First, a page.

Travelling the Mombasa Road with Google

All week it had rained. It looked like it would rain all weekend.

‘What do Kenyans do when it rains?’I once asked a Kenyan friend when I first arrived here in the mid-1980s.

‘If they can afford to, they stay indoors,’ he said.

That’s what I did last weekend.

When, a few months ago, I wrote some articles about street names in Nairobi, Mombasa and Kisumu, I was very surprised at the interest it seemed to stir – judging by the number of emails that came in. So I decided to play another indoor game. I decide to travel with Google.

Where I come from – the East Midlands of England – you can learn a lot about its history through its place names. Town names ending in the suffix ‘ton’ tell you that it was an Anglo-Saxon settlement. I was born in the original Boston, its name being a shortened version of St Botolph’s Town.

There are also many town and villages ending in ‘by’ – names such as Spilsby, Wragby, Grimsby…. It’s because this east coast of England suffered the rape and pillage and eventual settlement of the Vikings. Earlier, the Romans, well known for marching and making roads in straight lines, seem to have avoided a diversion to the east on their way to build Hadrian’s Wall to keep out the Scots. (Yes, Donald Trump might have been inspired by this wall on the way to his flashy Trump International Golf Links in Scotland.)

Anyway, there are no town names in my East Anglia ending in ‘chester’ – like Winchester or Manchester – derived from ‘caster’, which is the Latin for ‘camp’…. But I have taken too long a diversion here. I intended to be writing about Kenyan place names. So let me take the Mombasa Road and see what history lessons I can glean from Google.

Ah, yes, I have struck gold straight away. If you too look up Mackinnon in Google, as I did to find out what’s behind the name of the township, Mackinnon Road, which is about 100 kilometres up from Mombasa, you will see an entry for ‘Mackinnon-Sclater Road’. This is a piece about the old 1000 kilometres oxcart road from Mombasa to Busia on the border with Uganda.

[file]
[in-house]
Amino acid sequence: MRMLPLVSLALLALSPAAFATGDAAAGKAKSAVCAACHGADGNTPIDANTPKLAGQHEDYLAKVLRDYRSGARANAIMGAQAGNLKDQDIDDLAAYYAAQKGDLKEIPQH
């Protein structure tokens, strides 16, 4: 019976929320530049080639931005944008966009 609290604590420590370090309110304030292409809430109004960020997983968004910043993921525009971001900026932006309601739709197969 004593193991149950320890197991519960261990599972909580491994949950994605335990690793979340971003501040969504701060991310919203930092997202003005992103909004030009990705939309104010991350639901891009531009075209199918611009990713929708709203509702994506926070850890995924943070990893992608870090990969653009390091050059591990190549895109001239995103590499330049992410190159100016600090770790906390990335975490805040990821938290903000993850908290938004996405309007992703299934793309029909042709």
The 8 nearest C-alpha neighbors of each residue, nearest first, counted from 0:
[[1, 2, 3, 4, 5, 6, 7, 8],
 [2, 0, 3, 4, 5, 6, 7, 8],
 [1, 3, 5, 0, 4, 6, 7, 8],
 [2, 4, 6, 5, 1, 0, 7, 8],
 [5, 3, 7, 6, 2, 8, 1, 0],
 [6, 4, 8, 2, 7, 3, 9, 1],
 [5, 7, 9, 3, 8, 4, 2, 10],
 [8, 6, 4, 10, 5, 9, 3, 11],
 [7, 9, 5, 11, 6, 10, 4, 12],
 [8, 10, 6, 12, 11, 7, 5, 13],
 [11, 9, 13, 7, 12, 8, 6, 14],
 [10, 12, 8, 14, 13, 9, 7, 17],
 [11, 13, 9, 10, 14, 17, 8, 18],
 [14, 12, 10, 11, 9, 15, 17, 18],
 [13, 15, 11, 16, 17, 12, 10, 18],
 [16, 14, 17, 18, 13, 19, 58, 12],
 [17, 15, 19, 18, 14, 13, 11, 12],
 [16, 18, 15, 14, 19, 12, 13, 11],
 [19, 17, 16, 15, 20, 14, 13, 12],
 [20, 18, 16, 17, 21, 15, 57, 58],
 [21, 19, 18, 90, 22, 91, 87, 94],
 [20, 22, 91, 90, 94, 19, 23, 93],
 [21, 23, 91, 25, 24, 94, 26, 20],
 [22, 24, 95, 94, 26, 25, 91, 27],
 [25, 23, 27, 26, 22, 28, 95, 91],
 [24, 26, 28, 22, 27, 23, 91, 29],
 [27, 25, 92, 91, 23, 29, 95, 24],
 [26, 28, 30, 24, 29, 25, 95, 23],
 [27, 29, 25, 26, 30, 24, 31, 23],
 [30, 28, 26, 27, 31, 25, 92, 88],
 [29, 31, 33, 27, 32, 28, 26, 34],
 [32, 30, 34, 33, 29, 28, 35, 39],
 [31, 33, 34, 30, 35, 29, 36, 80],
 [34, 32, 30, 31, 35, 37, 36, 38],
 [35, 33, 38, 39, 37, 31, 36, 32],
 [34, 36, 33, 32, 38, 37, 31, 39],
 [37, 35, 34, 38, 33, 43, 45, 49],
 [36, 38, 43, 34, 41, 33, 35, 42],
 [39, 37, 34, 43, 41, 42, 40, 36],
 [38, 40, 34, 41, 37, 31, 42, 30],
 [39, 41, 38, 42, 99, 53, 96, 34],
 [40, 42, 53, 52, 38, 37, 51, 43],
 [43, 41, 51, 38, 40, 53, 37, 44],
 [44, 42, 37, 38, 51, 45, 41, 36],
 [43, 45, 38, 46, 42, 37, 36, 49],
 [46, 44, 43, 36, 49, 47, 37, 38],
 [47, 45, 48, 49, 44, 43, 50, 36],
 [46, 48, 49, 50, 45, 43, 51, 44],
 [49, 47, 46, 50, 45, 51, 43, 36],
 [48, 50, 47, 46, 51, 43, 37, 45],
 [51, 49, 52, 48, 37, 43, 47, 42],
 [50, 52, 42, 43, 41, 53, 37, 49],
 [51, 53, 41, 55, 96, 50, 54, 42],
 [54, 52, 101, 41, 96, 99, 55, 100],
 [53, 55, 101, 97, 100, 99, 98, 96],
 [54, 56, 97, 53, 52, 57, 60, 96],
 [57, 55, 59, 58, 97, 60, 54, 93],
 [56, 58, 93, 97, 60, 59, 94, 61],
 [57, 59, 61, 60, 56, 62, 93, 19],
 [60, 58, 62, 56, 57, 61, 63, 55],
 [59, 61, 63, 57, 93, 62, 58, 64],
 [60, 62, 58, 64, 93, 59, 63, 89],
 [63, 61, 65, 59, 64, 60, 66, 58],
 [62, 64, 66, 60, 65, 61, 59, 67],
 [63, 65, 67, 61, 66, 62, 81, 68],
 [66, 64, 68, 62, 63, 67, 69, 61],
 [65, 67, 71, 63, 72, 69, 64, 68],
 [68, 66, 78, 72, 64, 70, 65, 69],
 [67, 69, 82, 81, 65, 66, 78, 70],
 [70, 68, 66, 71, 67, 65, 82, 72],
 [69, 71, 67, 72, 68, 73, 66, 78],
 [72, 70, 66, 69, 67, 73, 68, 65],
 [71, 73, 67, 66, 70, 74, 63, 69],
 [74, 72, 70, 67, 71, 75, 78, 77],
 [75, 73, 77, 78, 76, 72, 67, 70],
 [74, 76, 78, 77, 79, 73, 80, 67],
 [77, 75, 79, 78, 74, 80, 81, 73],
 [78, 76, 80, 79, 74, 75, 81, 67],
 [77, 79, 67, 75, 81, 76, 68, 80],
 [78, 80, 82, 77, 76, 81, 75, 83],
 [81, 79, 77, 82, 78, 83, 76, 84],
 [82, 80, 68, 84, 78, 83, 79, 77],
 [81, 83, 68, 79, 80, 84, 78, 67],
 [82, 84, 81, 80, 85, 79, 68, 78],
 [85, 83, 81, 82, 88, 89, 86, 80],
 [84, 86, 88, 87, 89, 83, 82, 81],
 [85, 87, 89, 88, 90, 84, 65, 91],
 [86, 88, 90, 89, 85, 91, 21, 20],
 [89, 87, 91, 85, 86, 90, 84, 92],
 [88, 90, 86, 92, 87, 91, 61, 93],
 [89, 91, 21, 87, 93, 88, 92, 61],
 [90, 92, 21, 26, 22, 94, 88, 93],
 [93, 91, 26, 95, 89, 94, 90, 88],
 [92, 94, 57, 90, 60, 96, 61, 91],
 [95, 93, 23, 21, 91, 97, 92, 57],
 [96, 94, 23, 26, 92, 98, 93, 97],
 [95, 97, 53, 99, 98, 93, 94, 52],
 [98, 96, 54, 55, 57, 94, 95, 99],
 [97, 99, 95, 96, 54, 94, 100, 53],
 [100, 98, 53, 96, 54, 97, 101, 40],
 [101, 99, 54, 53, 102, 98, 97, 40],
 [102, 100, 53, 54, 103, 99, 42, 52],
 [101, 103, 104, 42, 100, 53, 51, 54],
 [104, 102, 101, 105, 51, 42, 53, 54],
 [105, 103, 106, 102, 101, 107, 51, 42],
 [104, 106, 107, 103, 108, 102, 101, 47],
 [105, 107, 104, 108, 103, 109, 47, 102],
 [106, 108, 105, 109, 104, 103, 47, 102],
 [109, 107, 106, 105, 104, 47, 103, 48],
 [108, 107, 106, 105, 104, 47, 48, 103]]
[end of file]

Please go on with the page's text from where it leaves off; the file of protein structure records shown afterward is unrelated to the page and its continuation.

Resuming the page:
This was the route started in 1890 by the British East Africa Company – the IBEAC. The part of it called the ‘Mackinnon Road’, up to Kibwezi, was built by an Australian called George Wilson, and it was named after Sir William Mackinnon, the founder of the IBEAC.

The piece gives a link to Gavin Bennett’s ‘Informal History of Motoring in Kenya’, which he wrote in 1995. In it, Gavin says that the Mackinnon-Sclater Road fell into disuse after the Uganda Railway was built in 1901. He says that many of the cars later used in the interior were transported there by rail because the road journey from Mombasa was long, slow and difficult. Things haven’t changed much, have they?

By the way, the Sclater was Captain Bertram Lutley Sclater of the Royal Engineers, who continued the road from Kibwezi to Busia. And the name Sclaters Road can still be found, I think, in Nairobi.

So that was something about Kenya’s colonial history. A sign of the long Arab influence along the Coast is the town name of Sultan Hamud. Google says little about it, except that it is on the main railway line between Mombasa and Nairobi. Well, it’s also still part of the colonial history, because he was the Sultan of Zanzibar.

Google has a reference to ‘the shortest war in history’ – all forty minutes of it, when in the August of 1896 one Khalid bin Barghash seized power in Zanzibar in a coup. He ignored an ultimatum to step down, and so the British used their gunboats to set fire to the palace. Khalid fled to German East Africa – now Tanzania. The British then installed their favourite, Hamud, as Sultan.

I have been looking for a town name along the Mombasa Road that says something about the strong Indian involvement in building the railway at the turn of the 19th century. Can it be that Makindu is named after a Scot who converted to Hinduism?

Joking apart, Makindu is perhaps best known for its Sikh Temple, which was built in 1926. There were many Sikhs employed on the railway construction, especially as mechanics and train drivers. Some stayed on at Makindu.

The temple is now a favoured resting place along the ‘long, slow and difficult’ road. It is a gurdwara, which provides free food and also even accommodation for travelers. All gurdwara places of worship, so Wikipedia tells us, have a langar hall, where people can eat free vegetarian food. I have visited the one in Makindu a few times. It is a pleasant and quite humbling experience.

Published in Kenya’s Sunday Nation

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